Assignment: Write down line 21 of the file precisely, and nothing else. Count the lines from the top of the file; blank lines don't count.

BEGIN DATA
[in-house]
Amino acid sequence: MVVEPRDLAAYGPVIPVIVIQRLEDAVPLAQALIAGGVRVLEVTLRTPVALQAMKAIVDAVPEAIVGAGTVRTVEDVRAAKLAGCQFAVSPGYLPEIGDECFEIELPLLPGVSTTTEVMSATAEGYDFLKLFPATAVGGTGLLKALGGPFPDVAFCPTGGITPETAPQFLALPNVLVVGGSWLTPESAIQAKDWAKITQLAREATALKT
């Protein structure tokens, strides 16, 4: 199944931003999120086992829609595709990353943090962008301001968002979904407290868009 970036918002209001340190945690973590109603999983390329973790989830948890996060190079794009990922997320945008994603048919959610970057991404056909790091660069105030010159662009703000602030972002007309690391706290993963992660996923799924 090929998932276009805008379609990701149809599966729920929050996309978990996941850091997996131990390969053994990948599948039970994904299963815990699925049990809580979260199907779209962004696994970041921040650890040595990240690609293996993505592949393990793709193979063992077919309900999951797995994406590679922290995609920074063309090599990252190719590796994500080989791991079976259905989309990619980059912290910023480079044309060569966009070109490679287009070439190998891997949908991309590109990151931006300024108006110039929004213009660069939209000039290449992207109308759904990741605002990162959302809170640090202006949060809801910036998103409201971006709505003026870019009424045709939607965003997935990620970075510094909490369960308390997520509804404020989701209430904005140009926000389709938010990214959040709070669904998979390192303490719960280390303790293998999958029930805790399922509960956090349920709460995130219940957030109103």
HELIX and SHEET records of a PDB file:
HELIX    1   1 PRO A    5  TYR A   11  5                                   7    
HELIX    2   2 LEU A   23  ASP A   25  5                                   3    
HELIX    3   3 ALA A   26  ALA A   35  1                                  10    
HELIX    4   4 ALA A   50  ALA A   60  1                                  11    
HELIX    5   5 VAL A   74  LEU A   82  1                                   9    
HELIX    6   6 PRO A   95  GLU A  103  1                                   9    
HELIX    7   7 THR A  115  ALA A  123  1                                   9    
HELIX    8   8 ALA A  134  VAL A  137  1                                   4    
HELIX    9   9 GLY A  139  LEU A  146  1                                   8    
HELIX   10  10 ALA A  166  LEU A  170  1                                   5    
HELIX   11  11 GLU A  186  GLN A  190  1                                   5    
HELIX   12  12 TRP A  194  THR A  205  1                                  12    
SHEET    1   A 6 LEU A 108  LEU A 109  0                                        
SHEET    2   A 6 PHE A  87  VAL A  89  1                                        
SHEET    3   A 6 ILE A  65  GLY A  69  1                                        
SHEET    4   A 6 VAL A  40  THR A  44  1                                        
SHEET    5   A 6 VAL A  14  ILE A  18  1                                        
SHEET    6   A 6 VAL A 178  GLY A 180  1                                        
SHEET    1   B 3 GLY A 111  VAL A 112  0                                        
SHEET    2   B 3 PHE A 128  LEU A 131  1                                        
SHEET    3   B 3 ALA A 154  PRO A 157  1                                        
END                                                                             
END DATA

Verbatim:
SHEET    5   A 6 VAL A  14  ILE A  18  1                                        